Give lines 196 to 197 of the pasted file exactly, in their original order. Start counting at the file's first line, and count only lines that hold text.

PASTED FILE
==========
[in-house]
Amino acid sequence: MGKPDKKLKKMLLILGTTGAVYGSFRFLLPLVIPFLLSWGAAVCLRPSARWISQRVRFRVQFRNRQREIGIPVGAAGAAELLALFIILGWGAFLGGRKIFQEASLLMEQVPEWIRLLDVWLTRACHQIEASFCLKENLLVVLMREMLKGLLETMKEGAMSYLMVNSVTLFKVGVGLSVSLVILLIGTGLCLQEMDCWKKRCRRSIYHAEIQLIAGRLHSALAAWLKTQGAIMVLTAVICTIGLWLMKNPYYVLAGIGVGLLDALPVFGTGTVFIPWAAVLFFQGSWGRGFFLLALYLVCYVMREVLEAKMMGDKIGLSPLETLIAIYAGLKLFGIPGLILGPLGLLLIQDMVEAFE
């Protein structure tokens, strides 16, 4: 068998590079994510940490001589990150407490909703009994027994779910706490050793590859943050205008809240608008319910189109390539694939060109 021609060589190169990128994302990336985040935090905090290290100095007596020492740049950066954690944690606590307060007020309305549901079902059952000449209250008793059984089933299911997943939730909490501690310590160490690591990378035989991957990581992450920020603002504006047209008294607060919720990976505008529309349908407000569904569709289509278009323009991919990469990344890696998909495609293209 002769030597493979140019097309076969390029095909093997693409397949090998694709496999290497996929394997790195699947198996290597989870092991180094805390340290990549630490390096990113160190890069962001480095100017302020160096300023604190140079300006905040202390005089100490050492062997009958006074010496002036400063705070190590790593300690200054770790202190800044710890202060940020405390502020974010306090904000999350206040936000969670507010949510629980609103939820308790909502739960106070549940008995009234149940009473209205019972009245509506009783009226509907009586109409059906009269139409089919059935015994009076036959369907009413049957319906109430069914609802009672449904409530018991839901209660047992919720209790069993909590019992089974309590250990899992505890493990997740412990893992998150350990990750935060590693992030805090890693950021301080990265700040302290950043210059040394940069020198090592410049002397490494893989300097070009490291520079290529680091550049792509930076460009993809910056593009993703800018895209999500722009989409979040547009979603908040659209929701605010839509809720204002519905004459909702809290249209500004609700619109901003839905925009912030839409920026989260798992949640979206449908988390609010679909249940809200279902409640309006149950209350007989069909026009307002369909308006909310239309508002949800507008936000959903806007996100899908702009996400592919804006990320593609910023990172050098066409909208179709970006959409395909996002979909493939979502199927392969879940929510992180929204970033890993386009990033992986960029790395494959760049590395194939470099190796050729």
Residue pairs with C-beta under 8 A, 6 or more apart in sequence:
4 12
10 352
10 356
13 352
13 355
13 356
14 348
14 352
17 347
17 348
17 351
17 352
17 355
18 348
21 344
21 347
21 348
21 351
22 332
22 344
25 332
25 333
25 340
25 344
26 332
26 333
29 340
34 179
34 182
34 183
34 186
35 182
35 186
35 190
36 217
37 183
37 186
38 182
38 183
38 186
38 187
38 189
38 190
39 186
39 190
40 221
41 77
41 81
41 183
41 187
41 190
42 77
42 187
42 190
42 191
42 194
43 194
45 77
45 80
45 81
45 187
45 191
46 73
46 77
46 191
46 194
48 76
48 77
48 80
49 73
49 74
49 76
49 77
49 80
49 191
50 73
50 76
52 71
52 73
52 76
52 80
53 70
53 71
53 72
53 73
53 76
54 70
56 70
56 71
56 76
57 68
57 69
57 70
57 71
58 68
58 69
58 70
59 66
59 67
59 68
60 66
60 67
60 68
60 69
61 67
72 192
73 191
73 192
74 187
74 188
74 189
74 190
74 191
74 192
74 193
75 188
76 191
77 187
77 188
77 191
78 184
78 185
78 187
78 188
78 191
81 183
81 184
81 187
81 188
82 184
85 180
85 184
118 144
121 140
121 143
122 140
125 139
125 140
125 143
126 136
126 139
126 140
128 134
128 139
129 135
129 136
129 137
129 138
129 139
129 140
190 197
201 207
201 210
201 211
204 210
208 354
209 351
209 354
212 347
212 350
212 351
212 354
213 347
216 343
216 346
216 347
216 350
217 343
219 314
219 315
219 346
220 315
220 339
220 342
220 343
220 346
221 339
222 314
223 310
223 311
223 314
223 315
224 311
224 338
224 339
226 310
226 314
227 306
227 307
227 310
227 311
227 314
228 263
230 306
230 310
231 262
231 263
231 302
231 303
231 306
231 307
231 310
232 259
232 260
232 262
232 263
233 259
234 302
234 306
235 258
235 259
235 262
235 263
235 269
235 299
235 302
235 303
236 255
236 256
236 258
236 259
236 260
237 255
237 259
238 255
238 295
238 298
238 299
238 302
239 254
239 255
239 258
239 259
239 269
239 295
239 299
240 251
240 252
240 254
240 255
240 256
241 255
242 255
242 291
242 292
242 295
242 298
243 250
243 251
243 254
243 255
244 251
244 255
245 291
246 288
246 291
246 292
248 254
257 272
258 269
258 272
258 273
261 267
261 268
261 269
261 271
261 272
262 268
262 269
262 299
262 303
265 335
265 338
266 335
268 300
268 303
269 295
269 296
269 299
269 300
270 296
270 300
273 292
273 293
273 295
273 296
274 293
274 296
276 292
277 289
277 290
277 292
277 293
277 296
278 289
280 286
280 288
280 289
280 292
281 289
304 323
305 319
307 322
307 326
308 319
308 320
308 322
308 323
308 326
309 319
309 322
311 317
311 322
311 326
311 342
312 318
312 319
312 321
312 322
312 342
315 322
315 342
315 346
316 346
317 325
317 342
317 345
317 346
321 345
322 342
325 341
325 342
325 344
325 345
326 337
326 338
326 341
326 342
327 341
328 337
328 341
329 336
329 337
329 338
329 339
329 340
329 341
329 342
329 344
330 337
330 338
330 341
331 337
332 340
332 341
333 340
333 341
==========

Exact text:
227 314
228 263